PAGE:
Knowledge Integration, Green Innovation, and Financial Performance: A Mediating Model

Knowledge Integration, Green Innovation, and Financial Performance: A Mediating Model

Zuoming Liu (University of North Georgia, USA), Mohan Menon (University of North Georgia, USA) and Huaqing Wang (Missouri Southern State University, USA)
Copyright: © 2021 |Pages: 16
DOI: 10.4018/IJKBO.2021070104
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Abstract

Developing green products and improving green production processes are critical in enhancing a company's environmental performance and sustainability. The sophisticated processes involved in green innovation have a steep learning curve, but its navigation has become essential for companies engaged in green operations. Drawing on the theories of organizational learning and dynamic capabilities, this paper presents our empirical analysis of 231 Chinese firms and suggests that the impact a firm's knowledge process integration has on environmental performance is mediated by its green product and process innovations capability. This study should help managers improve green innovation and financial performance.
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Introduction

In recent years, growing competition and environmental sustainability concerns have driven businesses to rely heavily on many aspects of the green revolution (Liu, 2020c). Green innovation (GI) is one such aspect that might allow companies to enhance competitiveness and meet stakeholders’ demands. At the same time, GI could allow companies to meet environmental requirements and perhaps gain competitive advantages. But increasing speed of technology evolution today demands that companies augment their GI capabilities (Tseng et al. 2013). In addition, uncertainties such as rapidly changing markets, fluctuating demand, technological disruptions, and increasing R&D costs, are likely to manifest in GI’s impact on company operations (Liu et al., 2018; Paulraj and Chen, 2007). Therefore, it is critical to understand GI’s underlying drivers in order to uncover viable ways managers can acquire and deploy the resources necessary to improve it and reduce its associated risks.

The concept of green innovation has been studied at length. Many studies have focused on external GI drivers such as government regulations and other environmental factors (Provasnek et al., 2017; Yu et al., 2017). However, the strategic management and organizational behavior literature posit that innovation is primarily a process of knowledge management (DeCarolis and Deeds, 1999; Miller et al., 2007).

Institutional knowledge plays a compelling role in company innovation. The organizational learning literature emphasizes the importance of elevating employees’ specialized knowledge up to the organizational level (Hedberg, 1981; Martin, 1982; Lawrence & Dyer, 1983; Fiol & Lyles, 1985). Those studies suggest that knowledge integration is a key determinant of a company’s innovation performance (Liu, 2020a; Mitchell, 2006; Okhuysen & Eisenhardt, 2002). In addition, uncertainties and changing external conditions require companies to sense, acquire, interpret, and deploy knowledge from external sources as well (Ettlie & Reza, 1992; Li, et al., 2019; Tiwana et al., 2003). External knowledge integration provides a process for acquiring useful knowledge of the competitive environment and helps companies better collaborate with their supply chain partners.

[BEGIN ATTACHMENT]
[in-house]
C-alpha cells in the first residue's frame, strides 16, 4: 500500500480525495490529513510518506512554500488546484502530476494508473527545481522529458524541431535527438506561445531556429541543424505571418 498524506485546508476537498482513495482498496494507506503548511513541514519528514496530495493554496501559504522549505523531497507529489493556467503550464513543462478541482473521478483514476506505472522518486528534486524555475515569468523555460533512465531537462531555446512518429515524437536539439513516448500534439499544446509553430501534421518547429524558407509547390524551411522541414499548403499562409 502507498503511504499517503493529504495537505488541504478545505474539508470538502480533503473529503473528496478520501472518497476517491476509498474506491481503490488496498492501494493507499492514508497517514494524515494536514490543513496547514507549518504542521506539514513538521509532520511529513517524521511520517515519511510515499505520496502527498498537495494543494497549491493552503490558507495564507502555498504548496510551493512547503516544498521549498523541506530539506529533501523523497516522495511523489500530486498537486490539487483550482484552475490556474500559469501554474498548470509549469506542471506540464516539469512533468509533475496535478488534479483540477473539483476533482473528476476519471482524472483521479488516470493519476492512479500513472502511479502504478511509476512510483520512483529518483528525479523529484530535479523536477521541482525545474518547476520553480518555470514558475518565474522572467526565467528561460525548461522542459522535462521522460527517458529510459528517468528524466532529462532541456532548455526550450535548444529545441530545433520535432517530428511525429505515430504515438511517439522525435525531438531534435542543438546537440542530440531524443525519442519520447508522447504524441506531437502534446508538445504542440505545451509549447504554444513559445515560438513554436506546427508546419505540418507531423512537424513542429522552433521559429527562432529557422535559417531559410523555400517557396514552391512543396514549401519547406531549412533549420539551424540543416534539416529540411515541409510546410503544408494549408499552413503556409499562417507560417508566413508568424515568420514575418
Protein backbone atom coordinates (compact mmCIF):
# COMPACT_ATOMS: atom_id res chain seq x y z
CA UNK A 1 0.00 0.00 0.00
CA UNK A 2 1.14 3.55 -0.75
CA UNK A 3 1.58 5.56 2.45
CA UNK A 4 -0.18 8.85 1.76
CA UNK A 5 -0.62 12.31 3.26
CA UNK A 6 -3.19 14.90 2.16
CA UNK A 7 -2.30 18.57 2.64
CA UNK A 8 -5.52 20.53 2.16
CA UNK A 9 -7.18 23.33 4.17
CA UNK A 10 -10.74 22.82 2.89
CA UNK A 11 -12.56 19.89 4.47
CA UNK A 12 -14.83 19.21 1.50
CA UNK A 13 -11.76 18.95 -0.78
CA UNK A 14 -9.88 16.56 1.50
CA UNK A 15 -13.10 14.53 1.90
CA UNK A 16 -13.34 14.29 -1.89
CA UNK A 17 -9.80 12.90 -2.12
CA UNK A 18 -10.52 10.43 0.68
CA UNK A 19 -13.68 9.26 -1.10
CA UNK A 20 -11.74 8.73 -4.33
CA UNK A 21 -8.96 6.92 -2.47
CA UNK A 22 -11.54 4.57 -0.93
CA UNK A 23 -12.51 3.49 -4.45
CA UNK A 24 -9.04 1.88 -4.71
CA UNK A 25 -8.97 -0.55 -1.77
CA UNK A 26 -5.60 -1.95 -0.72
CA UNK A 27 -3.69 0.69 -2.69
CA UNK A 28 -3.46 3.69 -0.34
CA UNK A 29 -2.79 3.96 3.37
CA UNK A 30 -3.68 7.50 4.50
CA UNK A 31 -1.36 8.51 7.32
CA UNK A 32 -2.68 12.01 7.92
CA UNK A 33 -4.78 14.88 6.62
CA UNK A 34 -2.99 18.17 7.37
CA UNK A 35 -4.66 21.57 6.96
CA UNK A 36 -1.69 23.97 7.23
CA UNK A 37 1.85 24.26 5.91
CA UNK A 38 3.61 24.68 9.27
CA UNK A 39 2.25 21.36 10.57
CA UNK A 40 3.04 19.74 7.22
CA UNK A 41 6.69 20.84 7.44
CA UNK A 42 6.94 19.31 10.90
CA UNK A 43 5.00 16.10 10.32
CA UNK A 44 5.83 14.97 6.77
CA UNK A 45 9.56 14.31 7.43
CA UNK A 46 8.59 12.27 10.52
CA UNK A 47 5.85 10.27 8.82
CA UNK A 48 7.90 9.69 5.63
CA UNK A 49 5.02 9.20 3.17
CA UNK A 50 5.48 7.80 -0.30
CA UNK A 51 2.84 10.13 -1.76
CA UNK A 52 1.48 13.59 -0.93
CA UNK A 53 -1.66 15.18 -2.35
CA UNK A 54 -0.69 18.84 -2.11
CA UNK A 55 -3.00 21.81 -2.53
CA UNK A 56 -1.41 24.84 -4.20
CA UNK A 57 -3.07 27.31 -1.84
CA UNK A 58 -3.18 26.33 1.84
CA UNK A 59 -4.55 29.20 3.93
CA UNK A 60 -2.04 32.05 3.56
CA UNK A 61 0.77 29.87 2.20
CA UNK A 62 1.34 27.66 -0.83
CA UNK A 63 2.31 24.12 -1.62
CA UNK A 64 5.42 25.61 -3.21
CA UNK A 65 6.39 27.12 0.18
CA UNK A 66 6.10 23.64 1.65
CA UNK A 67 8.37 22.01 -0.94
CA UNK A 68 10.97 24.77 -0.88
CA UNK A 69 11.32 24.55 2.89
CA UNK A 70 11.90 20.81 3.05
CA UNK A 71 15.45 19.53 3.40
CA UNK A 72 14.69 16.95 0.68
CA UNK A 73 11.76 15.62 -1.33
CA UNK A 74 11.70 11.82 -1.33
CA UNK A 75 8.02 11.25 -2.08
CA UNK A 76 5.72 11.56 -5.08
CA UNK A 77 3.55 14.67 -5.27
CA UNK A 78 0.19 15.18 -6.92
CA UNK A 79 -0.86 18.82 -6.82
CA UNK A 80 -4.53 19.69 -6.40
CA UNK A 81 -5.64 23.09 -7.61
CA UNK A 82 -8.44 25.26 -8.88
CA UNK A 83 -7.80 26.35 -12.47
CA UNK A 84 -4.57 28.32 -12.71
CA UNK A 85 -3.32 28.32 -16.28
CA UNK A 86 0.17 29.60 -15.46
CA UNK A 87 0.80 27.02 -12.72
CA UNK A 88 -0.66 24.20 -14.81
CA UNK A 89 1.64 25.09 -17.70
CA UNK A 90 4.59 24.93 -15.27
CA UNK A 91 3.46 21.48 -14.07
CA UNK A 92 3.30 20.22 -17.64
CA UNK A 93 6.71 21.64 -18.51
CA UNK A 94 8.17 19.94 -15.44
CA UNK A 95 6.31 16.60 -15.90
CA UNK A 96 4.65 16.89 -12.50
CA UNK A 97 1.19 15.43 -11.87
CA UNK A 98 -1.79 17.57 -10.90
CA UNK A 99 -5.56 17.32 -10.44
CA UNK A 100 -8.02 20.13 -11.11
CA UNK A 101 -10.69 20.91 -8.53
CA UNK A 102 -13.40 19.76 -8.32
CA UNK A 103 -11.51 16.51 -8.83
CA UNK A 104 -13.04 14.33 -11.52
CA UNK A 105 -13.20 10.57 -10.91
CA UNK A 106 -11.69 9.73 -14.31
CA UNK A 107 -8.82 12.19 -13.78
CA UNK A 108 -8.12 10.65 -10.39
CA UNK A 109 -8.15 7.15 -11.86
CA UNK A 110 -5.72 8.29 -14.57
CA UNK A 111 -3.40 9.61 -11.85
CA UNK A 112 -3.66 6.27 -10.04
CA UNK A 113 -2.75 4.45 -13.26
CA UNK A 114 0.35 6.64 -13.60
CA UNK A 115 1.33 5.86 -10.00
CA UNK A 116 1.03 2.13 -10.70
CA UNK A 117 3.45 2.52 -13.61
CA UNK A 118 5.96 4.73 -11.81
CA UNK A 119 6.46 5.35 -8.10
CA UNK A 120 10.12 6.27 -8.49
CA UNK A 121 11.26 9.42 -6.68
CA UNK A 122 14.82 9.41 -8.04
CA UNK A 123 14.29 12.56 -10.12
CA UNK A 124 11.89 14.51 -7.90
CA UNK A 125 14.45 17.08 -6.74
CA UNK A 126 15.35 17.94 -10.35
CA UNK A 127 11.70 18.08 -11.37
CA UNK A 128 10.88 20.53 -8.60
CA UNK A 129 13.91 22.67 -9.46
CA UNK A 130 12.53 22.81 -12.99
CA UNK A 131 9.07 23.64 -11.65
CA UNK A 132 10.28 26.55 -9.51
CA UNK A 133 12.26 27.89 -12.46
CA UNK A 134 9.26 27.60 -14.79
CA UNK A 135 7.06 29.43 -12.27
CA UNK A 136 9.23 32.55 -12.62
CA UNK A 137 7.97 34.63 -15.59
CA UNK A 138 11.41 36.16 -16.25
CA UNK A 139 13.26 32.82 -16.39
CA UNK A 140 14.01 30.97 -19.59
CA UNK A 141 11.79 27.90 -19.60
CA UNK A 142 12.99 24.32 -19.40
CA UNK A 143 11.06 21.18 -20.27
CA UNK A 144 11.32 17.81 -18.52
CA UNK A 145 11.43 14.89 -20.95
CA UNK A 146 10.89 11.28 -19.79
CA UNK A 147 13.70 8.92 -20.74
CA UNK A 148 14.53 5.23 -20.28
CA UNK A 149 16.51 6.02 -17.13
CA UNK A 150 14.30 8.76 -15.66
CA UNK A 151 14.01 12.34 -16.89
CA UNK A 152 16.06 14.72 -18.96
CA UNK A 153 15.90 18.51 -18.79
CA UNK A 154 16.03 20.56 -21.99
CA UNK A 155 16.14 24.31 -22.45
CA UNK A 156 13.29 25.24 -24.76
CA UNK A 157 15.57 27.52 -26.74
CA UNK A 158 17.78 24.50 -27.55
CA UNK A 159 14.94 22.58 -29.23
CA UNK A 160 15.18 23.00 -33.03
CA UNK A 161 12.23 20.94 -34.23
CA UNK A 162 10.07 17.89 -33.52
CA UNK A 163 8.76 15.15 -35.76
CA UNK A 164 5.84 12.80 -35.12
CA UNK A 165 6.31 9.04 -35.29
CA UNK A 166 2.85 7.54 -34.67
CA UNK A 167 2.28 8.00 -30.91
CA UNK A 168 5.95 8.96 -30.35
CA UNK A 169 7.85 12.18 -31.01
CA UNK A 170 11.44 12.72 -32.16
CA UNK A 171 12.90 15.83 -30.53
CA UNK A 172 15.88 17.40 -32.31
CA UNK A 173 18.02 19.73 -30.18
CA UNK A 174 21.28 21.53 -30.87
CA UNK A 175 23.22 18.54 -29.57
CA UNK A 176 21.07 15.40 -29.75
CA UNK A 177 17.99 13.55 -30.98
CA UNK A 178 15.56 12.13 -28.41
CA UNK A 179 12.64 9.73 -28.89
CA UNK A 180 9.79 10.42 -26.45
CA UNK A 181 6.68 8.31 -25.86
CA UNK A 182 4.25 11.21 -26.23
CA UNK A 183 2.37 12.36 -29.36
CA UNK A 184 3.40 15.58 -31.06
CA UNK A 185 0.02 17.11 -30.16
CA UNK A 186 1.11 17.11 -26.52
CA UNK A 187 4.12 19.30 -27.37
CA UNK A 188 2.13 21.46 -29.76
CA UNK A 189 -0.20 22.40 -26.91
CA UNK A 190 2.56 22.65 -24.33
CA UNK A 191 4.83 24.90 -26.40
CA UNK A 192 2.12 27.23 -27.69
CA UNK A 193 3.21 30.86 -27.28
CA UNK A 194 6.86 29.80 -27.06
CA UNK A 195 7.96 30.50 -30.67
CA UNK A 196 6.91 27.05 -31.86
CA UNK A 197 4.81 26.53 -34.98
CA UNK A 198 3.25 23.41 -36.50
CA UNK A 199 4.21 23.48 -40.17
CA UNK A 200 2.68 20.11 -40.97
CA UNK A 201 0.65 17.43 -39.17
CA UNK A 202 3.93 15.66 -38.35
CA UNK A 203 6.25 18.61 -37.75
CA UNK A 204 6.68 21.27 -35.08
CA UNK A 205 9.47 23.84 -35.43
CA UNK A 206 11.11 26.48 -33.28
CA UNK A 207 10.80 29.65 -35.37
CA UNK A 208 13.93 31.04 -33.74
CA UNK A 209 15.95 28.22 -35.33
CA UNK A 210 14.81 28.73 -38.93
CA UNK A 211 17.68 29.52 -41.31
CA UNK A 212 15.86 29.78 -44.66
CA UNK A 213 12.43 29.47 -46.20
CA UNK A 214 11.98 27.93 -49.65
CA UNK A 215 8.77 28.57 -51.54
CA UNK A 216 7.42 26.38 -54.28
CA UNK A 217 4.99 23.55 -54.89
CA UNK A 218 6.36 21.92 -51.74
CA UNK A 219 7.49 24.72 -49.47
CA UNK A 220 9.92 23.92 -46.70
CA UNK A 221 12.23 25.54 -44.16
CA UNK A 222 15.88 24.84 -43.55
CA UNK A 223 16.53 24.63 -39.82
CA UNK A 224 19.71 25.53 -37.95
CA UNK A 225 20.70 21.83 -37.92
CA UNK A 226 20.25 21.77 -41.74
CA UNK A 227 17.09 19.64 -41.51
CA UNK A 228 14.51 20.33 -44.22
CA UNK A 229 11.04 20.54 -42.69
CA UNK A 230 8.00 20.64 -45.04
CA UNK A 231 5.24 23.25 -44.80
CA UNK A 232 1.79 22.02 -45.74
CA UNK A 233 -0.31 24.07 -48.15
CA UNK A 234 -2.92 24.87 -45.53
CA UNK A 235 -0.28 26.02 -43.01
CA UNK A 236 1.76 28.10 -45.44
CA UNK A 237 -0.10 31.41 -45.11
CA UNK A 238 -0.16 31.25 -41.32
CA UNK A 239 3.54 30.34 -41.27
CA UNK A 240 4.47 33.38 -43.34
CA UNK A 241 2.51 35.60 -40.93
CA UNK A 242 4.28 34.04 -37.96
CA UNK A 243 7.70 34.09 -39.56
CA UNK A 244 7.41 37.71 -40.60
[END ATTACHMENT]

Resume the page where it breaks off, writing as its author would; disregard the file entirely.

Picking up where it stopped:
The theory of dynamic capabilities indicates that a firm’s performance is linked to its capabilities for timely responsiveness to contingencies and effective synthesis of internal and external knowledge (Teece, et al. 1997). Therefore, identifying how external and internal knowledge integration affects GI can help companies effectively integrate and organize external and internal resources to improve their innovation capabilities. This is the underlying rationale for our study. Its purposes are two-fold: first, to investigate the effects of external and internal knowledge integration on GI behavior, and how green product and process innovation mediates these effects; and second, to test their indirect effect on financial performance.

Drawing on the theories of organizational learning and dynamic capabilities, this study proposes that knowledge integration is a key component of knowledge generation and positively affects companies’ innovation behaviors and financial performance. The authors empirically examined these relationships using data from 231 Chinese companies. This study differs from previous work in the following three ways: First, it applies theories of organizational and strategic management to GI scenarios and provides a conceptual framework to identify the role of knowledge integration in improving companies’ GI. Second, by dividing knowledge integration into internal and external factors, and dividing GI into product and process, this study more fully captures the relationship between knowledge integration and GI. Third, the study tests the direct and indirect effects of knowledge integration on company financial performance and investigates how knowledge management affects green innovation and financial performance.

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